Cecil Dellinger woke up early on June 20, 1999, walked out of Room 160 of his Winter Garden nursing home and, unseen by staff members, wandered out an exit door.
Dellinger, a 94-year-old patient with acute dementia, never returned.
Now George Dellinger is suing the nursing home, which says it wouldn't have admitted his father had it known he was prone to wander.
The Dellinger case is part of an explosion of lawsuits in recent years that accuse Florida nursing homes of neglecting and, in many cases, killing their residents.
The litigation boom underscores a crisis in health care for Florida's oldest, frailest and most vulnerable residents. Nursing-home chains are filing for bankruptcy protection. Insurance companies are pulling out of the state. And the Florida Legislature is poised to consider a law that would strictly limit damage awards against nursing homes.
The industry cries that it is being run out of business by a flood of frivolous lawsuits, but a four-month investigation by the Orlando Sentinel and South Florida Sun-Sentinel found the vast majority of the lawsuits in Central and South Florida are anything but frivolous. Hundreds of the lawsuits accuse nursing homes of ignoring festering sores that lead to infections and amputations, doing nothing to prevent falls that snap brittle bones and failing to treat malnutrition and dehydration that can result in death.
Nursing-home residents are being sexually assaulted, physically abused by staff, neglected and given improper medical treatment, the newspapers found in their review of the 924 lawsuits filed against facilities in Central and South Florida during the past five years.
Nearly half the suits claim residents died at the hands of the nursing homes.
The newspapers counted 231 suits in 2000 alone -- an increase of 157 percent compared with the 90 suits filed in 1996. The rise was even more striking in Central Florida, where the number of suits more than tripled -- to 66 in 2000 from 20 five years earlier.
Advocates for the elderly contend that simply limiting nursing-home suits -- but not addressing the serious problems of long-term care -- leaves Florida's oldest residents even more at risk of injuries and death.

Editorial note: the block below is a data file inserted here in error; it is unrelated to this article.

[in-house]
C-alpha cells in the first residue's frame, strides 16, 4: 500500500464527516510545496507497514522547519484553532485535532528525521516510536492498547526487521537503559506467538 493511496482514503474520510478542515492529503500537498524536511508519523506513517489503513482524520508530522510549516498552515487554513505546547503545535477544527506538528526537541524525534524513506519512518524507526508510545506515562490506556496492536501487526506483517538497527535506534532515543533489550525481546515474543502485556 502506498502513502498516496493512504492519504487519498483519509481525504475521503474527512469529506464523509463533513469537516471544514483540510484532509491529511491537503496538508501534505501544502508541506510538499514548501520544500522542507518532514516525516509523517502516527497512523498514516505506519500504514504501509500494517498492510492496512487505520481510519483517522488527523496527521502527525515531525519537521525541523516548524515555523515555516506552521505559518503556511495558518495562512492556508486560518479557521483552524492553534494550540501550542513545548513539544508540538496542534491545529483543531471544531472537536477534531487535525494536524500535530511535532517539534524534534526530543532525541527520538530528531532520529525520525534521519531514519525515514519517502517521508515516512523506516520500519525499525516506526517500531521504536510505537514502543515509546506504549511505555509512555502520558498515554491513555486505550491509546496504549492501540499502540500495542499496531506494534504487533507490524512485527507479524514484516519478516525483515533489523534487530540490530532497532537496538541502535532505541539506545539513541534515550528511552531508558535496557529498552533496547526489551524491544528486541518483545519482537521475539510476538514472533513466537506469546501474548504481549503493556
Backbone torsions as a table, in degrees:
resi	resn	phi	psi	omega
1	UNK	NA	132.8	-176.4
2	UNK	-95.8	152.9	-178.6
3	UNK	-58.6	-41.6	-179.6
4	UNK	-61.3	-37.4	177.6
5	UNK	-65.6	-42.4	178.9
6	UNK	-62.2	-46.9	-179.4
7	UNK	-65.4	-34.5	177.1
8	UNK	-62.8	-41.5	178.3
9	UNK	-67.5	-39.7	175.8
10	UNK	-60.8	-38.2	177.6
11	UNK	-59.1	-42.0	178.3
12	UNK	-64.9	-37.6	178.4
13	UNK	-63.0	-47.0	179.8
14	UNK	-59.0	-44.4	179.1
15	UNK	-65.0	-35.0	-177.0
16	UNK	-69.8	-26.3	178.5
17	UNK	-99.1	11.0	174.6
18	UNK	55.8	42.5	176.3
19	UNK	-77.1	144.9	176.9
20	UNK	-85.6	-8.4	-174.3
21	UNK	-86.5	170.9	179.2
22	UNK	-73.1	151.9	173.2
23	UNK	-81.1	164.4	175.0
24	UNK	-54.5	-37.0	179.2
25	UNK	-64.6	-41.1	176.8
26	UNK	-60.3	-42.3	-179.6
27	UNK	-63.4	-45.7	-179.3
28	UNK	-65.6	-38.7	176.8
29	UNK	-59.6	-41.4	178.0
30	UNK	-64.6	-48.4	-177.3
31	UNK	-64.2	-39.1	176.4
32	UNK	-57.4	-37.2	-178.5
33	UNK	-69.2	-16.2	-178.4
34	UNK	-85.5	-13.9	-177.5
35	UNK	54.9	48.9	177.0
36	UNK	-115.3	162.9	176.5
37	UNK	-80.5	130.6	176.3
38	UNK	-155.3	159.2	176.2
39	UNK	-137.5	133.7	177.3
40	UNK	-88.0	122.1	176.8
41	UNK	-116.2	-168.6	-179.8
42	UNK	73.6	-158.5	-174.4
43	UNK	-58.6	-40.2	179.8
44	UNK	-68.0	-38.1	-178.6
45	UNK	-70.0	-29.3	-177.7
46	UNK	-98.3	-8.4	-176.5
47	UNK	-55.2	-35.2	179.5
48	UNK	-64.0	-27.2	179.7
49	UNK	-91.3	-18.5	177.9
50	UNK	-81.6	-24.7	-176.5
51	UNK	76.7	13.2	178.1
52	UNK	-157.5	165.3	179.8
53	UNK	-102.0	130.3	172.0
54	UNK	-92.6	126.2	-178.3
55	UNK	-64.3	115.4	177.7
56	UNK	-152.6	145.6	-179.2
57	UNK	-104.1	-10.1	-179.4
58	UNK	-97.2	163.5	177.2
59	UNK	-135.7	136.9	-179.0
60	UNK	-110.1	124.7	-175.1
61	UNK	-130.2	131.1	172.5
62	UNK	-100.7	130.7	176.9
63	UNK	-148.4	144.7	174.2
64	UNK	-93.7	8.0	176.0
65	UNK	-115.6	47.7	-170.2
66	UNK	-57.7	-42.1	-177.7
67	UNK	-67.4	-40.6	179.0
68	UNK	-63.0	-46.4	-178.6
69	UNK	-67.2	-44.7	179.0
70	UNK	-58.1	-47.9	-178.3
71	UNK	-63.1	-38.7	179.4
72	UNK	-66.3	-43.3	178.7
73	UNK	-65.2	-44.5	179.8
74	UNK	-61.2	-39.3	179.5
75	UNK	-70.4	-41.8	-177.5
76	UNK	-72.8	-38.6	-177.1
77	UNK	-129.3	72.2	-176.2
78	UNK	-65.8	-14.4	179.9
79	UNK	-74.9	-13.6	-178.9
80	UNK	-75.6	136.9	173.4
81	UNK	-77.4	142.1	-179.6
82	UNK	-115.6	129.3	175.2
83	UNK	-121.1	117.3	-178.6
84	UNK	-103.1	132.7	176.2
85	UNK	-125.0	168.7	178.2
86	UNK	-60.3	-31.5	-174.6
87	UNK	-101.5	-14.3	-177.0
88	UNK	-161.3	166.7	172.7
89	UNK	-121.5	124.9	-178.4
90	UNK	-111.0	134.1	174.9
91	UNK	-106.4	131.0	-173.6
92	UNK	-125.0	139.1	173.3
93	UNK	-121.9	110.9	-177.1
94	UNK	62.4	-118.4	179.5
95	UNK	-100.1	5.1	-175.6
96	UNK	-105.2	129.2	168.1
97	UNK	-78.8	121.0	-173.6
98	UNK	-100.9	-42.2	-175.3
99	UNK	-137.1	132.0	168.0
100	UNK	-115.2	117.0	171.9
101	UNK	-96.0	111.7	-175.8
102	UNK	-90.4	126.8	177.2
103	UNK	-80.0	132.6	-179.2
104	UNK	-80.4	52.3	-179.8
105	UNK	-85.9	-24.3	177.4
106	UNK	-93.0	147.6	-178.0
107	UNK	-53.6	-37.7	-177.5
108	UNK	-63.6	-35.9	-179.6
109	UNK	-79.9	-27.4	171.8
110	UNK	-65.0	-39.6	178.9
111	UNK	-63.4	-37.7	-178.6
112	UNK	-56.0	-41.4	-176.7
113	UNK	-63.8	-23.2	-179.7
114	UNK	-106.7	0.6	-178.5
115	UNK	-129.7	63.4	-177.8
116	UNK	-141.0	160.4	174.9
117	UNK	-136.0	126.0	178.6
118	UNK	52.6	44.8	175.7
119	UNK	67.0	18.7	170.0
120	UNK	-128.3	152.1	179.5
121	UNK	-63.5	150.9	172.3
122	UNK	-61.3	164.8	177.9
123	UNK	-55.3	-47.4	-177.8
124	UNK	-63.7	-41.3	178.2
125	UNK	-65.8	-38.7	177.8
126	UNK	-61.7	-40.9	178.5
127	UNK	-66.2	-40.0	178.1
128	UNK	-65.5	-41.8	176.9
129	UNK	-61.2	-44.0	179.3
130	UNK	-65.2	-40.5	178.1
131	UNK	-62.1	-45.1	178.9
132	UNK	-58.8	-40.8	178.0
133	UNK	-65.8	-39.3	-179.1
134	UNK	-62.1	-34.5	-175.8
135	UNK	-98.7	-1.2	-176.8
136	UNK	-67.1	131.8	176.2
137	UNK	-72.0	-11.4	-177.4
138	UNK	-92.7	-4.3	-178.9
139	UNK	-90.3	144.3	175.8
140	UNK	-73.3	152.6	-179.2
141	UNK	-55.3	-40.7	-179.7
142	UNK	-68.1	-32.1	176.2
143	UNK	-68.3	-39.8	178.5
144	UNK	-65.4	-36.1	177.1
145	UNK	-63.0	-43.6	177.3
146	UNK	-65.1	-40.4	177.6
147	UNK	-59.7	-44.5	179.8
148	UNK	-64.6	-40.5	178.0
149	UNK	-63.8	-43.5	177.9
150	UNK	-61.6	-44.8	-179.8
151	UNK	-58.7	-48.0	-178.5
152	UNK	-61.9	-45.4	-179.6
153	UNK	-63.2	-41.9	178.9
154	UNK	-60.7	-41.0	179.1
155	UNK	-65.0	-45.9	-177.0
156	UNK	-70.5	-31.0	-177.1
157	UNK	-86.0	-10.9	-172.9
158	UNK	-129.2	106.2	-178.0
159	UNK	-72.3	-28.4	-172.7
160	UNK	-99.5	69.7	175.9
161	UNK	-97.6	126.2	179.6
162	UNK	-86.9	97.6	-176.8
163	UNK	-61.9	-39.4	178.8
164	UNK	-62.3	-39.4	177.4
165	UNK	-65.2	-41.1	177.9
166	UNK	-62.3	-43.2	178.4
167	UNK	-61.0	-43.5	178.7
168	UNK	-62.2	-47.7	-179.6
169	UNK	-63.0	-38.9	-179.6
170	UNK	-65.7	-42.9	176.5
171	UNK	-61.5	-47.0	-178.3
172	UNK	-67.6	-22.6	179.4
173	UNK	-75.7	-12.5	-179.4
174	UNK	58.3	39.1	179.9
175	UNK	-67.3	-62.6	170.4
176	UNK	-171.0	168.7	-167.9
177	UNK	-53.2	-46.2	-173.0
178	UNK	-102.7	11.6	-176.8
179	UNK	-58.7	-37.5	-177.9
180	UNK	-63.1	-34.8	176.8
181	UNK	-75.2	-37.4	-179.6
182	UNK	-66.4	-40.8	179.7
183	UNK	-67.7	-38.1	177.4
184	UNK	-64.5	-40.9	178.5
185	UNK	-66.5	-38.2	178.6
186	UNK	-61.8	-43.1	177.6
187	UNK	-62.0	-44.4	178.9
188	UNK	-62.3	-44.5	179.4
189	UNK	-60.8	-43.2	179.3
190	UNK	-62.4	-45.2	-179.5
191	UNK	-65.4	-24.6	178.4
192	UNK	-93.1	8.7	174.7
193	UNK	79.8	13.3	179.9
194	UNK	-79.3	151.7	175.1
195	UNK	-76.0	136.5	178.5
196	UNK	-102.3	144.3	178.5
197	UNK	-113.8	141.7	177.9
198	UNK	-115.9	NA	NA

"Don't discuss tort reform with us when people are still being abused, neglected and dying in nursing homes," said E. Bentley Lipscomb, AARP's Florida director.
QUICK FIXES NOT LIKELY
Beneath the lawsuits lies a host of financial and quality-of-care problems that have plagued the nursing-home industry for years.
So many parts of the state's health-care system for the elderly are broken that a cure to Florida's nursing-home crisis won't come quick or easy.
Among the newspapers' findings:
Staffing levels at some nursing homes are low, increasing the odds that overworked caregivers will make mistakes. Pay is generally low, too, which causes turnover among nursing-home workers. At one nursing home in South Florida, John Franzen died because no one helped him to the bathroom. The 86-year-old retired carpenter fell in the bathroom doorway, broke his hip and died three weeks later.
"There were no people to help him," said his daughter, Nancy Burkett, who is suing the home. "They were too busy." The nursing home's attorney asserts that its staff cannot give one-on-one care all the time and cannot restrain residents.
Florida's regulatory body, the Agency for Health Care Administration, rarely fines or closes bad nursing homes and has little power to correct recurring quality problems. The agency has revoked the licenses of only eight nursing homes since 1995.
Sunday, March 4, 2001: Elderly Care Put To Test
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